Sunday, August 28, 2011

Stubs - Footlight Parade

FOOTLIGHT PARADE (1933) Starring: James Cagney, Joan Blondell, Ruby Keeler and Dick Powell. Directed by Lloyd Bacon. Music Numbers Choreographed by Busby Berkeley. Screenplay by James Seymour and Manuel Seff. Songs by Harry Warren (music); Al Dubin (lyrics); Sammy Fain (music) and Irving Kahal (lyrics). Produced by Robert Lord. Run Time 104 minutes, Black and White. U.S. Musical, comedy.

Made prior to the production code, FOOTLIGHT PARADE is one of the most enjoyable, yet most hard to believe musical comedies ever made in Hollywood. Telling the story of Chester Kent (James Cagney), a one-time Hollywood producer put out of business by the fad of motion pictures, who turns to making prologues, short musical numbers that are presented live in movie theaters prior to the feature. His business partners put pressure on him to create a large number of marketable prologues throughout the country.

Chester is too busy to notice that his secretary Nan Prescott (Joan Blondell) has fallen in love with him and doing her best to run interference for him. Bea Thorn (Ruby Keeler) is an employee who was once a dancer, but now a secretary that goes back to dancing to immediate success. Scotty Blair (Dick Powell) is a juvenile lead and former protégé of Harriet Bowers Gould (Ruth Donnelly) who still makes good.

James Cagney, best remembered for his roles as a gangster in such films as THE PUBLIC ENEMY (1931), THE ROARING TWENTIES (1939), WHITE HEAT (1949) actually began his career as a hoofer and a comedian in vaudeville. FOOTLIGHT PARADE is one of the first examples of him being to show off his musical talents on film. He would later exploit his singing and dancing talents in the biography of George M. Cohan YANKEE DOODLE DANDY (1942).

Co-starring with Cagney is Joan Blondell. One of the biggest stars and cutest actresses of the 1930’s Joan Blondell was best known as a sexy wisecracking blonde. She appeared in such depression era musicals as GOLD DIGGERS OF 1933 (1933) and GOLD DIGGERS OF 1937 (1936). She and Cagney made seven films together: SINNERS' HOLIDAY (1930), THE PUBLIC ENEMY (1931), OTHER MEN’S WOMEN (1931), BLONDE CRAZY (1931), THE CROWD ROARS (1932) and FOOTLIGHT PARADE. Their first collaboration was however on Broadway in the play PENNY ARCADE that would serve as the source material for SINNERS' HOLIDAY. Blondell’s career would continue until her death in 1979, though she would transition into a character actor later in her career.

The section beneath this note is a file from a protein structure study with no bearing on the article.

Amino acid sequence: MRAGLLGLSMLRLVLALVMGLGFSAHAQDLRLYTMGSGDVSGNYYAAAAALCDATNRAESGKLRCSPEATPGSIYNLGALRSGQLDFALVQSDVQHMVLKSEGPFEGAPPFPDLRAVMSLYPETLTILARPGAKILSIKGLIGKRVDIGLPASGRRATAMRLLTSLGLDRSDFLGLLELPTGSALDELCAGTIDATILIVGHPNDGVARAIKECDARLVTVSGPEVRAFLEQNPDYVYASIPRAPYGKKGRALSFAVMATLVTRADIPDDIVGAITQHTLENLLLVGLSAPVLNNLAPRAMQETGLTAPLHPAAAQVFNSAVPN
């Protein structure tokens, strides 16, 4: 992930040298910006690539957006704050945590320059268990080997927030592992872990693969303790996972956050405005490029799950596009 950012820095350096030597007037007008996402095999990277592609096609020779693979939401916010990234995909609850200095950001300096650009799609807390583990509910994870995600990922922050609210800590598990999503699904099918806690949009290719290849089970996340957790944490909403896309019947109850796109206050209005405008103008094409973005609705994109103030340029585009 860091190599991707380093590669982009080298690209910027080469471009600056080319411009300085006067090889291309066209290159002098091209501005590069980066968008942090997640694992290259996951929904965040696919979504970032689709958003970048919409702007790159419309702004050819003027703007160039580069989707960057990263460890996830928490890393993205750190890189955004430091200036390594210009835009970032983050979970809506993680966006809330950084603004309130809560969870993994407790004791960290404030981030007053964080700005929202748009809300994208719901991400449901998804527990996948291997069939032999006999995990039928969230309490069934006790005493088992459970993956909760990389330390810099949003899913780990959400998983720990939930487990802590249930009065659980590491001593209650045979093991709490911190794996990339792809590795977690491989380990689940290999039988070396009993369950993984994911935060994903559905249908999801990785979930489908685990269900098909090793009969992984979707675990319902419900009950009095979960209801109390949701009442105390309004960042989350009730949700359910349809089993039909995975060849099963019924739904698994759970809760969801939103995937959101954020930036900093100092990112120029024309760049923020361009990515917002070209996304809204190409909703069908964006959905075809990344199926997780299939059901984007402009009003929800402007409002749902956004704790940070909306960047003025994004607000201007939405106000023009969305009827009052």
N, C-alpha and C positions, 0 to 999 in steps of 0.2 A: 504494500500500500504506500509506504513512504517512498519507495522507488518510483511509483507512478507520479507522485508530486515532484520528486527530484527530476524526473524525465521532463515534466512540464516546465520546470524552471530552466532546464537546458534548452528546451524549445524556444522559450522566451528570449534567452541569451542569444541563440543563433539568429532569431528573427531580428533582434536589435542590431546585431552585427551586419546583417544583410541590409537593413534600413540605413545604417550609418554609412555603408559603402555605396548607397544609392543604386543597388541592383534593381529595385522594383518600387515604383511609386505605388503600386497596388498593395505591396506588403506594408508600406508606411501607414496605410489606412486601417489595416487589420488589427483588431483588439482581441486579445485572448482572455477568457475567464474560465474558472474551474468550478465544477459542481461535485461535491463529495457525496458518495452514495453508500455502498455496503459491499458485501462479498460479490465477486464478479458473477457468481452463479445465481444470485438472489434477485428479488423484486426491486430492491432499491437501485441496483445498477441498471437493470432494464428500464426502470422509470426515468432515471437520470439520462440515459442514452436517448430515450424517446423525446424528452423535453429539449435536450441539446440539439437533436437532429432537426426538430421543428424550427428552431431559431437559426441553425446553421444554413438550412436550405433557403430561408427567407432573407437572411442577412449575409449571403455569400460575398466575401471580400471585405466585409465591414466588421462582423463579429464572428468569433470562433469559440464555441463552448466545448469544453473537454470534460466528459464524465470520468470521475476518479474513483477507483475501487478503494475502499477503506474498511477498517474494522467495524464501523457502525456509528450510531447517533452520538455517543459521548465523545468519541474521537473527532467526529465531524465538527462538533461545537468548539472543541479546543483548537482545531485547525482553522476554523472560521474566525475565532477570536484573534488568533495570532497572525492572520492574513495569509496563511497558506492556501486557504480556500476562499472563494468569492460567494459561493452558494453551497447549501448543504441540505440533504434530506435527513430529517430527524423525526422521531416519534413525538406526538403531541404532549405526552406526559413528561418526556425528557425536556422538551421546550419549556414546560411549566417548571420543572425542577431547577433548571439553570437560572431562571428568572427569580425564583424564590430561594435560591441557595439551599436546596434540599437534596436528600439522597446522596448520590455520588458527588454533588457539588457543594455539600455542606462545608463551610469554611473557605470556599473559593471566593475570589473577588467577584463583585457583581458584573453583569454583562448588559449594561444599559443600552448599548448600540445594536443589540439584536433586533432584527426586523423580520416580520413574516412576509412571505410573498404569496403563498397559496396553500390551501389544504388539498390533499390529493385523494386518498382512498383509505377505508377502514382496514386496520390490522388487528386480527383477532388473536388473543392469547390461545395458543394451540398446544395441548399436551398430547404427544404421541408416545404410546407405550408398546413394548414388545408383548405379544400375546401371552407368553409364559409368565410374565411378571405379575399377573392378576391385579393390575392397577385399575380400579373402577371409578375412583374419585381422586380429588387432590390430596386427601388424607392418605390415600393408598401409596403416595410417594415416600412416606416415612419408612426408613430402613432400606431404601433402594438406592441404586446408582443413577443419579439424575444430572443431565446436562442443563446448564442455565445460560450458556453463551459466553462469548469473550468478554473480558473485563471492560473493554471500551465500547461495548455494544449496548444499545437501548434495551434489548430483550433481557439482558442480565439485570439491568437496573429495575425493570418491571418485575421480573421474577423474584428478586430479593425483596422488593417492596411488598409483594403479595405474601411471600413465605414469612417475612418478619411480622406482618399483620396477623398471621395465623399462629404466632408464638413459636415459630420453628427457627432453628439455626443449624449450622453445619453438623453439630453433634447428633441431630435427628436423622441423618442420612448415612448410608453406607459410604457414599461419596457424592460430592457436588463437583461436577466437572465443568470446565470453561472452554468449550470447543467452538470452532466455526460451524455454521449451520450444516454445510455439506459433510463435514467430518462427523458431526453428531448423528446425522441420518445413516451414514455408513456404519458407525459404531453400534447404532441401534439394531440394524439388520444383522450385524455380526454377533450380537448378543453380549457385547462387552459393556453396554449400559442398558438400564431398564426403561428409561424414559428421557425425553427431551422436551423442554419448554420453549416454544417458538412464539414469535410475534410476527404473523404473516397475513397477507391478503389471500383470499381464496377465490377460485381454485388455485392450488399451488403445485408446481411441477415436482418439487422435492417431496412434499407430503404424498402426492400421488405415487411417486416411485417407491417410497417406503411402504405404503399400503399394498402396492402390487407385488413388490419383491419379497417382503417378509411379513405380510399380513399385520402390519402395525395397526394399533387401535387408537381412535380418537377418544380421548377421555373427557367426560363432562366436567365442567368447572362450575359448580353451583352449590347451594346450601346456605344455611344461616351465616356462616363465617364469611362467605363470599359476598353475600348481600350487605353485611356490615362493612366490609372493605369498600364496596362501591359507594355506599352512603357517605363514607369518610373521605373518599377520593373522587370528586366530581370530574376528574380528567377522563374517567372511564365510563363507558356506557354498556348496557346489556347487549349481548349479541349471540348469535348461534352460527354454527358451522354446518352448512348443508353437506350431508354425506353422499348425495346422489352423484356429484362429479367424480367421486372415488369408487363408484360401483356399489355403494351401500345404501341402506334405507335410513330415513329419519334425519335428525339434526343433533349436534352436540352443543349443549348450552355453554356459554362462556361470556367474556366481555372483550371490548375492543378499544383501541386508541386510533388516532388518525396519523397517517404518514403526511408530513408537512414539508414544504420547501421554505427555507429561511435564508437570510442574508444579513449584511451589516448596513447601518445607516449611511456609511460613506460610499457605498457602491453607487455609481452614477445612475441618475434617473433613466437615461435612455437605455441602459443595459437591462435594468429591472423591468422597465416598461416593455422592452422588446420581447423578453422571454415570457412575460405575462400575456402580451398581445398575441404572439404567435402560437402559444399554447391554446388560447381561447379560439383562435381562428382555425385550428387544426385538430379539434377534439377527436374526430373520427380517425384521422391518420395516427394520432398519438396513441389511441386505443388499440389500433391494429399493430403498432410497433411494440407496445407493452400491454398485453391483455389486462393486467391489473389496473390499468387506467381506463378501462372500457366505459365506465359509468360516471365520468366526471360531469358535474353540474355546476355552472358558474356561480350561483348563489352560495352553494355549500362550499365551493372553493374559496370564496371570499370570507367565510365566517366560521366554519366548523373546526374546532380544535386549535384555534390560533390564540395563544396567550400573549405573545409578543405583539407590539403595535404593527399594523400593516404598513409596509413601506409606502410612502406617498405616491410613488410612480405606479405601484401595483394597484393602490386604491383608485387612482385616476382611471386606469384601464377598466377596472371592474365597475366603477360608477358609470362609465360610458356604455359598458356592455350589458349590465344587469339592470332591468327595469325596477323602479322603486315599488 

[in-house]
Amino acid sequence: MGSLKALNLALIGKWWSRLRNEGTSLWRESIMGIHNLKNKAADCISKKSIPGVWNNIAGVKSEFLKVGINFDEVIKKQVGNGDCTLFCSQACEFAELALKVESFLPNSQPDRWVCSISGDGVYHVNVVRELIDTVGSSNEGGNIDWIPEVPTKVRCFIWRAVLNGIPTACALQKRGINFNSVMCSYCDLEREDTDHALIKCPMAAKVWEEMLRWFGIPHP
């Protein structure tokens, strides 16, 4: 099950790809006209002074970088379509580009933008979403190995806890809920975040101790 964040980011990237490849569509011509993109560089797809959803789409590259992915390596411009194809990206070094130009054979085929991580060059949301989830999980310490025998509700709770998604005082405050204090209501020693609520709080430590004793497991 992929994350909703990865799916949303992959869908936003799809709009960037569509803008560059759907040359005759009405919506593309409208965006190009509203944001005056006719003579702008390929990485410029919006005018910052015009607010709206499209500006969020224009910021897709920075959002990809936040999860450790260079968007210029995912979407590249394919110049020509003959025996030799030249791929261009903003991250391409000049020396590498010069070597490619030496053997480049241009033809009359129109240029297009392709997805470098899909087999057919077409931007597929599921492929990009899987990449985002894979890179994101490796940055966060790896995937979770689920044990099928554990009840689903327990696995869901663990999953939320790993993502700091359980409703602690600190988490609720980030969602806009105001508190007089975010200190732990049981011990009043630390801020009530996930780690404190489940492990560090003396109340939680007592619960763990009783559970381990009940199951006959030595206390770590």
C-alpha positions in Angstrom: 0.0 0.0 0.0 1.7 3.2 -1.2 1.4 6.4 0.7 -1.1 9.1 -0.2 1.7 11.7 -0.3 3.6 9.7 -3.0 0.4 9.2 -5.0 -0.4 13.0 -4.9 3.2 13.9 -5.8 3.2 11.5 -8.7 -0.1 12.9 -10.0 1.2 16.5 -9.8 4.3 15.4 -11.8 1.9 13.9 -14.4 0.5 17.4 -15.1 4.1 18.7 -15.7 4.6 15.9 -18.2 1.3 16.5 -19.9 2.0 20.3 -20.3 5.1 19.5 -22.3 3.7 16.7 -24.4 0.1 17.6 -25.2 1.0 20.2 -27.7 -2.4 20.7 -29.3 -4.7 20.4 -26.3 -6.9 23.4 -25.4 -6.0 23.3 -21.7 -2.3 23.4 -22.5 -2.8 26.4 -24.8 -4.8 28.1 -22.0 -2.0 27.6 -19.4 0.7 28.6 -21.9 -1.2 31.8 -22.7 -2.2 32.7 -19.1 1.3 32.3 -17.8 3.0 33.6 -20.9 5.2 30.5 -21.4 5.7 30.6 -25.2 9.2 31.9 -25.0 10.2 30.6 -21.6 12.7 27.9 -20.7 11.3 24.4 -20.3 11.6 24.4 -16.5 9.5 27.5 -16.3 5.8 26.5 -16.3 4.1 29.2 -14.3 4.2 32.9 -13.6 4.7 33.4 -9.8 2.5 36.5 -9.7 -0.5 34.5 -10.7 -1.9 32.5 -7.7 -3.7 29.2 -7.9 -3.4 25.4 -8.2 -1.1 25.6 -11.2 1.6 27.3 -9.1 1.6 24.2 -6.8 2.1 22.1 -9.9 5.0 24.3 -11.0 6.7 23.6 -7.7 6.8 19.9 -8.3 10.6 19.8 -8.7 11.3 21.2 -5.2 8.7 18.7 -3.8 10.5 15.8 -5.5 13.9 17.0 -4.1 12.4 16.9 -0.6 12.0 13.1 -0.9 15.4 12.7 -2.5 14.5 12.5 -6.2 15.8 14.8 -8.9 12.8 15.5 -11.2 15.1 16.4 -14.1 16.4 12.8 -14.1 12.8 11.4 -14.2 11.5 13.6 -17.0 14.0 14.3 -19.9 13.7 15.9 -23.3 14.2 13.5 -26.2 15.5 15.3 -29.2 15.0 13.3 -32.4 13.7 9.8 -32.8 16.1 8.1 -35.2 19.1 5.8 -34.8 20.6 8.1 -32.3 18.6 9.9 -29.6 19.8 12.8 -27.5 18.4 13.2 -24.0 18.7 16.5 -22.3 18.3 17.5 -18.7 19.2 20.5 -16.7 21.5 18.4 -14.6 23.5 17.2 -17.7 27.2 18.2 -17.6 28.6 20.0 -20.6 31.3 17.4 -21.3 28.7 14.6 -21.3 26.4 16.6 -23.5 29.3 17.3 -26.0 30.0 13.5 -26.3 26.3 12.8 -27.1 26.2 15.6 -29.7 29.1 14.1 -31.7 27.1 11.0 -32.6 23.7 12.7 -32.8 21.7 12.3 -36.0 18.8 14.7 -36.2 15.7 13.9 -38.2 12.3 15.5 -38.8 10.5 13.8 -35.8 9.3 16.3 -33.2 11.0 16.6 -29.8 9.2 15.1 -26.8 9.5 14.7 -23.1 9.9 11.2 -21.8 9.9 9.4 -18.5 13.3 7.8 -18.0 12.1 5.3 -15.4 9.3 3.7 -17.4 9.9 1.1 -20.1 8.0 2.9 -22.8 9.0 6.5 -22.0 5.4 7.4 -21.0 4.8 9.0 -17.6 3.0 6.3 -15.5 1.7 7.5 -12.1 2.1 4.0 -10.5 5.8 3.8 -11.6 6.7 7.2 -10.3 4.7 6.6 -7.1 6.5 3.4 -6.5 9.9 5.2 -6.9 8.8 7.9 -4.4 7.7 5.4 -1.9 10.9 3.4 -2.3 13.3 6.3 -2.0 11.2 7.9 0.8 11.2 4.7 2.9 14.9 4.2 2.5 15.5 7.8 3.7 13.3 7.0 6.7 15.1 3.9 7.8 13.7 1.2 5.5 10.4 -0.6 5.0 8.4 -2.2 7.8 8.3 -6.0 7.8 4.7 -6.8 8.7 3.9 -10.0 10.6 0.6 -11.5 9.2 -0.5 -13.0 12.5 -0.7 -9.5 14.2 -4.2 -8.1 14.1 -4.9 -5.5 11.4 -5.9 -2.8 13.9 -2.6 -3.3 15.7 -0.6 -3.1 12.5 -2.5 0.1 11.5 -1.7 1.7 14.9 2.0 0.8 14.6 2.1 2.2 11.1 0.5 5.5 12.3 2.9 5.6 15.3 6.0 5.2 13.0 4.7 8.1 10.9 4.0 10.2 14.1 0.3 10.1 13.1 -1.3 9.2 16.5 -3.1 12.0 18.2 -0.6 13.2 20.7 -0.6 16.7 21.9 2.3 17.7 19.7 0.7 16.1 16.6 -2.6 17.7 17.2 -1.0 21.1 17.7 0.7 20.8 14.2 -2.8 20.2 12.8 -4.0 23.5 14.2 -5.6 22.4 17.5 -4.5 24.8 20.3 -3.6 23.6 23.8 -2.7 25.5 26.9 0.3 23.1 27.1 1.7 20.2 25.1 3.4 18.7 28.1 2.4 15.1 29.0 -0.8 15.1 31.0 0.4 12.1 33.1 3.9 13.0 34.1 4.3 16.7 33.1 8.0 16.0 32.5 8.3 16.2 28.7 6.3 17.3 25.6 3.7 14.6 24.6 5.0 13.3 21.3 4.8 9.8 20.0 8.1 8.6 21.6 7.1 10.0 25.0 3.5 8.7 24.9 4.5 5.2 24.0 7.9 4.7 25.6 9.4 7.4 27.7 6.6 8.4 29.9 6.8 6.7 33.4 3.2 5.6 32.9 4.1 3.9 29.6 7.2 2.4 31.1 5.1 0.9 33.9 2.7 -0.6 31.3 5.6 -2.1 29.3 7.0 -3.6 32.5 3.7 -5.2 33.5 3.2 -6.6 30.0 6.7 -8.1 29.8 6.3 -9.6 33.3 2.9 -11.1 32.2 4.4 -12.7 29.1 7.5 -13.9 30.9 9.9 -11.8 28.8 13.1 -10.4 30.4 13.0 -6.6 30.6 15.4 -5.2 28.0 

But despite the presence of Cagney and Blondell, the real star of the film are the musical numbers directed by Busby Berkeley. In the final part of the film, Kent’s business partners try to get the business of the Apolinaris theater circuit, by impressing Mr. Apolinaris with three musical prologues presented on the same night at three different movie theaters. Kent stages three, with each one being more spectacular than the one before: By a Waterfall, Honeymoon Hotel and Shanghai Lil. The latter features Cagney dancing with Keeler.

What makes each number so unbelievable is the sheer scope of each, supposedly presented on the stage in front of the movie screen. There is no way that this is possible, but when has a Busby Berkeley dance number stopped at believable. These are bigger-than-life musical numbers that transcend the real world. And aren’t musicals supposed to be unbelievable? No one seemed to understand that better that Busby Berkeley. FOOTLIGHT PARADE was Berkeley’s third Warner Bros’ film in 1933. He had already made 42ND STREET and GOLD DIGGERS OF 1933 that same year and still had ROMAN SCANDALS starring Eddie Cantor to go.

One of the staples of Berkeley’s 1933 musicals was dancer/singer Ruby Keeler. At the time married to Al Jolson, Keeler would appear in such musicals as 42ND STREET, GOLD DIGGERS OF 1933 and DAMES (1934). 42nd STREET was in fact her big break in films. In seven of her films, Keeler was cast along with Dick Powell, a singer/dancer himself, who would see his career transition from the juvenile lead in many Warner Bros. musicals to more dramatic roles MURDER, MY SWEET (1944) and eventually to a successful career producing and acting on television THE DICK POWELL THEATRE (1961-63). In addition to the films already listed Keeler and Powell also teamed up in COLLEEN (1936), FLIRTATION WALK (1934) and SHIPMATES FOREVER (1935). Powell would also marry Blondell in 1936, a second marriage for both of them that would end in divorce in 1944.

With the talents of Cagney, Blondell, Keeler, Powell and Berkeley it is no wonder that FOOTLIGHT PARADE is a pleasure to watch and even though some of the musical numbers are over the top, that is what the depression-era audiences wanted. The bigger the distraction to the woes of the day, the better and on that account FOOTLIGHT PARADE delivers. In 1992, the film would be selected for preservation as part of the National Film Registry by the Library of Congress as being “culturally, historically or aesthetically significant.”

FOOTLIGHT PARADE is available in collections on the WB Shop: 

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